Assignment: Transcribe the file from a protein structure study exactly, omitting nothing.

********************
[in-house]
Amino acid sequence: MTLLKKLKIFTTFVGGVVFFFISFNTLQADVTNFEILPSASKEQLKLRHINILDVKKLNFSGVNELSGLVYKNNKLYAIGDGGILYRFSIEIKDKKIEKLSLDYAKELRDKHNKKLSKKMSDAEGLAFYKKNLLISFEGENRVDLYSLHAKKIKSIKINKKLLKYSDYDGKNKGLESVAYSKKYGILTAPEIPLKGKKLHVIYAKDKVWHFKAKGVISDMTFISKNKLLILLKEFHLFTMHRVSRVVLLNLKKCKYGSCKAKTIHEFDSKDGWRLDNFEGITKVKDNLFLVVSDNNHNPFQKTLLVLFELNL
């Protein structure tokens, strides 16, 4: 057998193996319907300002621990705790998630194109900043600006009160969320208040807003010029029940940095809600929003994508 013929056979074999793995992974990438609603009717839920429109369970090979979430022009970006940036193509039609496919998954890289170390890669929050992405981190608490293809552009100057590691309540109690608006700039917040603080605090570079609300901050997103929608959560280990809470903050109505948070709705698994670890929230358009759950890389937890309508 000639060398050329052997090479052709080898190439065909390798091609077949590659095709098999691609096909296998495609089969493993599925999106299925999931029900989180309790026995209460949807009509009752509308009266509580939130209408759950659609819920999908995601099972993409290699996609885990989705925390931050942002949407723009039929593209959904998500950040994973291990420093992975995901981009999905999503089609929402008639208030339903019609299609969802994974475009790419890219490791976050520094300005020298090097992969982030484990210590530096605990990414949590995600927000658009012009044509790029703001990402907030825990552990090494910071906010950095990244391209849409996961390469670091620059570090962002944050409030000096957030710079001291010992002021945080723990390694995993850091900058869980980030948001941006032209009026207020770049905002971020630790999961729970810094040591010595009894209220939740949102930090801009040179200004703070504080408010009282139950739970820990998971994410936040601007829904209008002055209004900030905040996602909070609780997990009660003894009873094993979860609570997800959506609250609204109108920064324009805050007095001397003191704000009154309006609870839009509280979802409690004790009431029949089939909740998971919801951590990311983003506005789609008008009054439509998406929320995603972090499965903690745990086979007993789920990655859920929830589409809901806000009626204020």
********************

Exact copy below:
[in-house]
Amino acid sequence: MTLLKKLKIFTTFVGGVVFFFISFNTLQADVTNFEILPSASKEQLKLRHINILDVKKLNFSGVNELSGLVYKNNKLYAIGDGGILYRFSIEIKDKKIEKLSLDYAKELRDKHNKKLSKKMSDAEGLAFYKKNLLISFEGENRVDLYSLHAKKIKSIKINKKLLKYSDYDGKNKGLESVAYSKKYGILTAPEIPLKGKKLHVIYAKDKVWHFKAKGVISDMTFISKNKLLILLKEFHLFTMHRVSRVVLLNLKKCKYGSCKAKTIHEFDSKDGWRLDNFEGITKVKDNLFLVVSDNNHNPFQKTLLVLFELNL
């Protein structure tokens, strides 16, 4: 057998193996319907300002621990705790998630194109900043600006009160969320208040807003010029029940940095809600929003994508 013929056979074999793995992974990438609603009717839920429109369970090979979430022009970006940036193509039609496919998954890289170390890669929050992405981190608490293809552009100057590691309540109690608006700039917040603080605090570079609300901050997103929608959560280990809470903050109505948070709705698994670890929230358009759950890389937890309508 000639060398050329052997090479052709080898190439065909390798091609077949590659095709098999691609096909296998495609089969493993599925999106299925999931029900989180309790026995209460949807009509009752509308009266509580939130209408759950659609819920999908995601099972993409290699996609885990989705925390931050942002949407723009039929593209959904998500950040994973291990420093992975995901981009999905999503089609929402008639208030339903019609299609969802994974475009790419890219490791976050520094300005020298090097992969982030484990210590530096605990990414949590995600927000658009012009044509790029703001990402907030825990552990090494910071906010950095990244391209849409996961390469670091620059570090962002944050409030000096957030710079001291010992002021945080723990390694995993850091900058869980980030948001941006032209009026207020770049905002971020630790999961729970810094040591010595009894209220939740949102930090801009040179200004703070504080408010009282139950739970820990998971994410936040601007829904209008002055209004900030905040996602909070609780997990009660003894009873094993979860609570997800959506609250609204109108920064324009805050007095001397003191704000009154309006609870839009509280979802409690004790009431029949089939909740998971919801951590990311983003506005789609008008009054439509998406929320995603972090499965903690745990086979007993789920990655859920929830589409809901806000009626204020």